India launches Chandrayaan-3 lander towards the lunar south pole

BENGALURU (Reuters) – India’s space agency on Friday launched a rocket that sent a spacecraft into orbit and toward a planned landing next month on the moon’s south pole, an unprecedented feat that will cement India’s status as a major space power.

The Indian Space Research Organization’s (ISRO) LVM3 launch rocket lifted off from the country’s main spaceport in the southern state of Andhra Pradesh on Friday afternoon, leaving behind a plume of smoke and fire.

About 16 minutes later, ISRO mission control announced that the rocket had successfully placed the Chandrayaan-3 lander into Earth orbit which will send it on a loop towards landing on the lunar surface next month.

If the mission is successful, India will join a group of three other countries that have managed controlled moon landings, including the United States, the former Soviet Union and China.

The Chandrayaan-3 spacecraft will also be the first to land at the moon’s south pole, an area of ​​particular interest to space agencies and private space companies due to the presence of water ice that could support a space station in the future.

The rocket lifted off from India’s main space port at 2:35 pm local time (0905 GMT). More than 1.4 million people watched the launch on ISRO’s YouTube channel, many of whom offered congratulations and the patriotic slogan “Jai Hind” (Victory to India).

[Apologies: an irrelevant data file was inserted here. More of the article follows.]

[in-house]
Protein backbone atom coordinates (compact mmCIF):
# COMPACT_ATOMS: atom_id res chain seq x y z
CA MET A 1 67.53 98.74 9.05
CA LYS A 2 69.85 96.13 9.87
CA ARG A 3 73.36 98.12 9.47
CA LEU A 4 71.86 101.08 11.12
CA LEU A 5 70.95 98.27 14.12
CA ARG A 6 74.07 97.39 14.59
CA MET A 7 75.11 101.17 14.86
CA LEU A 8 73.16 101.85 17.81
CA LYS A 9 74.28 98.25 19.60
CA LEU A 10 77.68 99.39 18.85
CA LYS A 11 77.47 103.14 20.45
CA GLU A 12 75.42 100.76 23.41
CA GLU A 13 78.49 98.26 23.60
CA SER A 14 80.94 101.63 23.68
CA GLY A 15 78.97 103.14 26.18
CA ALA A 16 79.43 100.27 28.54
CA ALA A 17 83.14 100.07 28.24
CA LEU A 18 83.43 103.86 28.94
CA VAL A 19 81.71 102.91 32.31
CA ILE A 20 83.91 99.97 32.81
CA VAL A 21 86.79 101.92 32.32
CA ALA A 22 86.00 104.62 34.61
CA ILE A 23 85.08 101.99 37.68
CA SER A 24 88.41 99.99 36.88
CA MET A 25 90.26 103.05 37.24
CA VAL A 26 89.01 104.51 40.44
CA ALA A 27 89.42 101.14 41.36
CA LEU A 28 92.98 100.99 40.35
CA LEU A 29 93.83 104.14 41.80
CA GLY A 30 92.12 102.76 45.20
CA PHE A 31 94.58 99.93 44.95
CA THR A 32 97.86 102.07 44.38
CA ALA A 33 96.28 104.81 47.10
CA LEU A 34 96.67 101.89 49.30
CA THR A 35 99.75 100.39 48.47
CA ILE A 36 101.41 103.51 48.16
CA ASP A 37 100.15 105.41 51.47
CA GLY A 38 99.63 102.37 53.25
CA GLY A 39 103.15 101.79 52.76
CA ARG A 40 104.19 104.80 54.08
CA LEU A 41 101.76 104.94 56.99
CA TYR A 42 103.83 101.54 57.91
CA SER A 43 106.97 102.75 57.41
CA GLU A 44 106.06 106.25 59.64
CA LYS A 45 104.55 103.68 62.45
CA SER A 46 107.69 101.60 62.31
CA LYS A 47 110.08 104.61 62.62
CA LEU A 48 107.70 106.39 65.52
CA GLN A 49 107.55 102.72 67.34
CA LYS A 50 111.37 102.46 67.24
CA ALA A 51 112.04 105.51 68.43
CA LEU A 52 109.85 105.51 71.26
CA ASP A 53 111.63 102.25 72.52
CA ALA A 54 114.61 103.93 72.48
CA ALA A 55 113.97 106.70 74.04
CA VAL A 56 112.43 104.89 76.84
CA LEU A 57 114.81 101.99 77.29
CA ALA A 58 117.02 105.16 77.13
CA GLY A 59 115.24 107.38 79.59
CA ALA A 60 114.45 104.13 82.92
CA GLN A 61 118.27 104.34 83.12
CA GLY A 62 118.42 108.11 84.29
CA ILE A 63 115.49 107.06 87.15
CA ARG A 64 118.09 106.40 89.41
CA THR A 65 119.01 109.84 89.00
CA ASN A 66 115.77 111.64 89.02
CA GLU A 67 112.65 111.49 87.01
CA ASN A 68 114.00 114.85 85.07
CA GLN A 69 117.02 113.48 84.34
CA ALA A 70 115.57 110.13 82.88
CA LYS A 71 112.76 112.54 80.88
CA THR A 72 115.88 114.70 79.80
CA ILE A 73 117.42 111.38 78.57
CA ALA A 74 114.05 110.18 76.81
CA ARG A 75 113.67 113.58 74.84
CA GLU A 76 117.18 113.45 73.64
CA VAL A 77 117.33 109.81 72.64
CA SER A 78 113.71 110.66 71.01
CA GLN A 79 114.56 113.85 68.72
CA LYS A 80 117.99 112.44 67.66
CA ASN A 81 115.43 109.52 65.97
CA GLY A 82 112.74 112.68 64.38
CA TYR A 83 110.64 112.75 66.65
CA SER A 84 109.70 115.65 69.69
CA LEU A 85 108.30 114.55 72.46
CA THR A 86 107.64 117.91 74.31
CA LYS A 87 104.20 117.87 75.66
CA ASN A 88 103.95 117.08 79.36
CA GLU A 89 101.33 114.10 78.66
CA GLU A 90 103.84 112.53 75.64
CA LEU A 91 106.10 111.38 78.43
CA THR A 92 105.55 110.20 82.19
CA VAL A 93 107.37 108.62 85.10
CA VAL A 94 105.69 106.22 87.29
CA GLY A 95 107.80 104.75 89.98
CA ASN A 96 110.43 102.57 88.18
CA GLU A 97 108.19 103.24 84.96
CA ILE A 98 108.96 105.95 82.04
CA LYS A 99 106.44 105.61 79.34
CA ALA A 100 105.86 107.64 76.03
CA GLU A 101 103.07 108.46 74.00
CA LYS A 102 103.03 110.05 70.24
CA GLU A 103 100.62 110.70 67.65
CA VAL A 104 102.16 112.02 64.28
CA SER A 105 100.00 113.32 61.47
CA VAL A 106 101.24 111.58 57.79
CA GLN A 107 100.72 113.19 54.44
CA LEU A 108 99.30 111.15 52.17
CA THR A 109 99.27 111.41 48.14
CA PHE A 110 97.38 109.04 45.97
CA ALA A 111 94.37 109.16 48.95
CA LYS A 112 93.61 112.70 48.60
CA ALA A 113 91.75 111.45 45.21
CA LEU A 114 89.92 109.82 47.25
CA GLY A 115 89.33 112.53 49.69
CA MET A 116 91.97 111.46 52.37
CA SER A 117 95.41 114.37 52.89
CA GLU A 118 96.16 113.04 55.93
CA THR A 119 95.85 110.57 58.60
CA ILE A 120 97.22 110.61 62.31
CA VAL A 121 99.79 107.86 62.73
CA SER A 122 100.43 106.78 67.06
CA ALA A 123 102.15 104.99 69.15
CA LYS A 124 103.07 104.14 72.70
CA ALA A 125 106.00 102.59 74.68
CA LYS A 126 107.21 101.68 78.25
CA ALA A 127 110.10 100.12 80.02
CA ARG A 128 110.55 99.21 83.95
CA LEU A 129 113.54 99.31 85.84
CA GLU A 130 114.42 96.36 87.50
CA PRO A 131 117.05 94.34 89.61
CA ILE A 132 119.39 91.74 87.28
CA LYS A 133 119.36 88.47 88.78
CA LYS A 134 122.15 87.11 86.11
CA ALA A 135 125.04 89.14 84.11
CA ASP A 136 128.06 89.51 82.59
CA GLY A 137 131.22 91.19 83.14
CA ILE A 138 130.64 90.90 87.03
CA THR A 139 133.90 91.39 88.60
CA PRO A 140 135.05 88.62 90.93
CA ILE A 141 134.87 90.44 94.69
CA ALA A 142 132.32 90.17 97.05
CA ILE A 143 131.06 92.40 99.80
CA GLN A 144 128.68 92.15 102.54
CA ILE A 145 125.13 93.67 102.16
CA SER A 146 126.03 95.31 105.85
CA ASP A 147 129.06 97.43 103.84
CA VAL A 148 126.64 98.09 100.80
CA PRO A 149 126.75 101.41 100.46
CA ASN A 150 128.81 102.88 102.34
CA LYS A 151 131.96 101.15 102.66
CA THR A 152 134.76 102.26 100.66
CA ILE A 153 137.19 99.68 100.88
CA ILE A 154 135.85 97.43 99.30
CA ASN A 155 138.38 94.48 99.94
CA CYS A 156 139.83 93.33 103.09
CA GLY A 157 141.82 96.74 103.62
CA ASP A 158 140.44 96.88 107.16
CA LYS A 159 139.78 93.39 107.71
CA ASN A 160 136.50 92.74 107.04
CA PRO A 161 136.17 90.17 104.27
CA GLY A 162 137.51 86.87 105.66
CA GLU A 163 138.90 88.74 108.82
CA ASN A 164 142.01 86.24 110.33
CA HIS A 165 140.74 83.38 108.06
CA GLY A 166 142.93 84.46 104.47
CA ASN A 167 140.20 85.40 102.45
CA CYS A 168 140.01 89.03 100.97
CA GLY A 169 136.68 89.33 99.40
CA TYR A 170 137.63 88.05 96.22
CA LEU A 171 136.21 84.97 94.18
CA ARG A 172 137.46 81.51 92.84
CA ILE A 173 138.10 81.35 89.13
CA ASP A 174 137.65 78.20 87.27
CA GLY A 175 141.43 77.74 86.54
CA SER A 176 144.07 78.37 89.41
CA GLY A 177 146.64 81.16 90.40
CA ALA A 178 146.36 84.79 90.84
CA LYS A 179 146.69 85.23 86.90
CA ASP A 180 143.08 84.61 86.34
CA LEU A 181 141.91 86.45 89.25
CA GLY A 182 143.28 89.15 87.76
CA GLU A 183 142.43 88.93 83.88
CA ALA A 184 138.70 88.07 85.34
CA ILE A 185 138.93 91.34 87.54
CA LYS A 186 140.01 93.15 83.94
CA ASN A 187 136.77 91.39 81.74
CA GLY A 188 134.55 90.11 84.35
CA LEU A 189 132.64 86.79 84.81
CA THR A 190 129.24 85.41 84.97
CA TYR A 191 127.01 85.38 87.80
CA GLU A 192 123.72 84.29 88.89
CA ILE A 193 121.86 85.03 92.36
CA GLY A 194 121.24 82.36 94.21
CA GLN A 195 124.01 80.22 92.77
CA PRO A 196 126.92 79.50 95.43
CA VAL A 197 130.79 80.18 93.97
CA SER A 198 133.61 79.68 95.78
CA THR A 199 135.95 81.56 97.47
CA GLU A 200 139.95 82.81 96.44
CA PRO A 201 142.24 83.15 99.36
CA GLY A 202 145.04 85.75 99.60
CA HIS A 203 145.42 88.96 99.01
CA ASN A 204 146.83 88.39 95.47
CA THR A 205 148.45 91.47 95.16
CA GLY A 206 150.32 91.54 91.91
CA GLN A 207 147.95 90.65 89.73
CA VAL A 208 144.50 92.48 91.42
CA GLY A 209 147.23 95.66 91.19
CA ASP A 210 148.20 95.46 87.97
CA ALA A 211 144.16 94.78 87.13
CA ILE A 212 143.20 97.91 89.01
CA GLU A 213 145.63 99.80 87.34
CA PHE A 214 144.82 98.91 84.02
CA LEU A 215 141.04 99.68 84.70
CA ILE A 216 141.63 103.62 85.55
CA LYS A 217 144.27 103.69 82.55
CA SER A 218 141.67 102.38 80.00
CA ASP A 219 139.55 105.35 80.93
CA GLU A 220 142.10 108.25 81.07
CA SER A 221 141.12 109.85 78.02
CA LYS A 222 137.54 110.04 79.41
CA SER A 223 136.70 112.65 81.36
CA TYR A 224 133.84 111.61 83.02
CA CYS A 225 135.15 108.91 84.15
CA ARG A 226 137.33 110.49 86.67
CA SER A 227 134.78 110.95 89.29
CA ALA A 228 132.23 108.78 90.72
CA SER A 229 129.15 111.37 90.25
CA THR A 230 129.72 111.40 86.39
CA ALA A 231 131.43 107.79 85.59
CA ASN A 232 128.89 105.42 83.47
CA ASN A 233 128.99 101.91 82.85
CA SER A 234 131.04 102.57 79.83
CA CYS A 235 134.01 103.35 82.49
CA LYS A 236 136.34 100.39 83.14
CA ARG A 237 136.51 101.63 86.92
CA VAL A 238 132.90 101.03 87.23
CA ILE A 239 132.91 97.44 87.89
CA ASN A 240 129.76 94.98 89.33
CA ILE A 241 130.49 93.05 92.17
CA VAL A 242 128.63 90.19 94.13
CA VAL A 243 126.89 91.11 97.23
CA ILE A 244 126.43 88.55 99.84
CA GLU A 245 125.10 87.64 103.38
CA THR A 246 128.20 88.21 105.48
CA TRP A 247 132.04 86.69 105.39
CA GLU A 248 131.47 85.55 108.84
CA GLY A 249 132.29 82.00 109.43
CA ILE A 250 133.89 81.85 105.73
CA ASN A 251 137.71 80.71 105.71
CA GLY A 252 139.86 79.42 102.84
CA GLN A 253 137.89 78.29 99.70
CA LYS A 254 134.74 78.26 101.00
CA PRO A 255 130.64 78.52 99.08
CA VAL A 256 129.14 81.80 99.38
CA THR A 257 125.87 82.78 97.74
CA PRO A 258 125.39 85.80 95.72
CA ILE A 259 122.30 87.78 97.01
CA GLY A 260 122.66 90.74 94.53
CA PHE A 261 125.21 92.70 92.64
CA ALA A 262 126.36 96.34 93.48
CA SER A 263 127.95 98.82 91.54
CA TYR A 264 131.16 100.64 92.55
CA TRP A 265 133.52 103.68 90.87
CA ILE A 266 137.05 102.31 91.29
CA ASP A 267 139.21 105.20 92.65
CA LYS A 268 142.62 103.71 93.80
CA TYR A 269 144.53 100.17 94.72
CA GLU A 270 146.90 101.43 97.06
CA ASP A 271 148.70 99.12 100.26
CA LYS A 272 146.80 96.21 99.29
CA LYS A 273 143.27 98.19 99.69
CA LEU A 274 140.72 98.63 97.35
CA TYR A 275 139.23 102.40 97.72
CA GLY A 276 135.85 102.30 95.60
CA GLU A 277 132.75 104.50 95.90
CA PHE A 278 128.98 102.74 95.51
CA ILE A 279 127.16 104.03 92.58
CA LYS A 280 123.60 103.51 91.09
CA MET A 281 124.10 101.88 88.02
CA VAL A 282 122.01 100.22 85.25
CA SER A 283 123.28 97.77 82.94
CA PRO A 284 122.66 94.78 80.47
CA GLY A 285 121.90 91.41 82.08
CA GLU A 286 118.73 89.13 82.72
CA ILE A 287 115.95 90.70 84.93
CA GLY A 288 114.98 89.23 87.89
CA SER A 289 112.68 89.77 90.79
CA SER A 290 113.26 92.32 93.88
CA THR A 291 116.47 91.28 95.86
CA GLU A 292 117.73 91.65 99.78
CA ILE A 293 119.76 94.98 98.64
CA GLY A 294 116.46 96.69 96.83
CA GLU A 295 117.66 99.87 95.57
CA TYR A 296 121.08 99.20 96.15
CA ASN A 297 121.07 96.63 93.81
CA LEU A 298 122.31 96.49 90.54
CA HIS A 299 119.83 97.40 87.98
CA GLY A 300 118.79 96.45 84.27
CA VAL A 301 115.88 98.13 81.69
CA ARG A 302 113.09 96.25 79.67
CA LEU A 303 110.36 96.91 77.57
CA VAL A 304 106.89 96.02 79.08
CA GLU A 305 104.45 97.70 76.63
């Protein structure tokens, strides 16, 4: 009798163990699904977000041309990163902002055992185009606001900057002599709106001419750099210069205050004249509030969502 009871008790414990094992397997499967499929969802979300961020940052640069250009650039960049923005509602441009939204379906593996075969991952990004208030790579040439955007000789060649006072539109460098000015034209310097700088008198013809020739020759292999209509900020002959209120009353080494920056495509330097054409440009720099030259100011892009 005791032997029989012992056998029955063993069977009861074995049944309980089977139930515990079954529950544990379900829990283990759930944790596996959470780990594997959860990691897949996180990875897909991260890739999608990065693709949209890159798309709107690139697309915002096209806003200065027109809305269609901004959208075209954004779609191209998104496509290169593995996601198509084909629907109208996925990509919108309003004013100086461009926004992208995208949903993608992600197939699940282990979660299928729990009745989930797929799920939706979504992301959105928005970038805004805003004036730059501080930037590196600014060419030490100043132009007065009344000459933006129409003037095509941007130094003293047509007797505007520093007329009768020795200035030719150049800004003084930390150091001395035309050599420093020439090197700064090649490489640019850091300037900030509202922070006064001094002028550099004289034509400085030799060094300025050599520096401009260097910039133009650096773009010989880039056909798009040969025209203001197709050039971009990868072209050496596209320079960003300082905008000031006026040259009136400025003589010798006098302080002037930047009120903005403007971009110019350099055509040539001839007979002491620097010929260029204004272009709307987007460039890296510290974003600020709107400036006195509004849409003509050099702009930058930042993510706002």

India’s long-awaited moon mission Chandrayaan-3 has been scheduled to launch on July 14, 2023.
The Indian Space Research Organization logo is seen in this illustration taken on May 1, 2023. REUTERS/Dado Ruvic/Illustration/File Photo

In 2020, ISRO’s Chandrayaan-2 mission successfully deployed an orbiter but the lander and rover were destroyed in a crash near where Chandrayaan-3 would attempt to land.

Chandrayaan, which means “moon vehicle” in Sanskrit, includes a two-meter (6.6-foot) long lander designed to deploy a rover near the lunar south pole, where it is expected to remain operational for two weeks in a row. experiments.

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The Islamic Organization for Space Research said the moon landing is expected on August 23.

The launch is India’s first major undertaking since Prime Minister Narendra Modi’s government announced policies to stimulate investment in space launches and satellite-based businesses.

Modi had earlier said on Twitter that the moon mission would “carry the hopes and dreams of our nation”.

“As Mother India enters the next 25 years, she pledges to play a leading global role in the emerging world scenario,” Deputy Minister of State for Science and Technology Jitendra Singh said at an event at the spaceport to celebrate the launch.

Since 2020, when India opened up to private launches, the number of space startups has more than doubled. Late last year, Skyroot Aerospace, whose investors include Singapore’s sovereign wealth fund GIC, launched India’s first privately built rocket.

(Reporting by Nivedita Bhattacharjee in Bengaluru); Editing by Kevin Krolicki, Jamie Fried, and Mark Heinrichs

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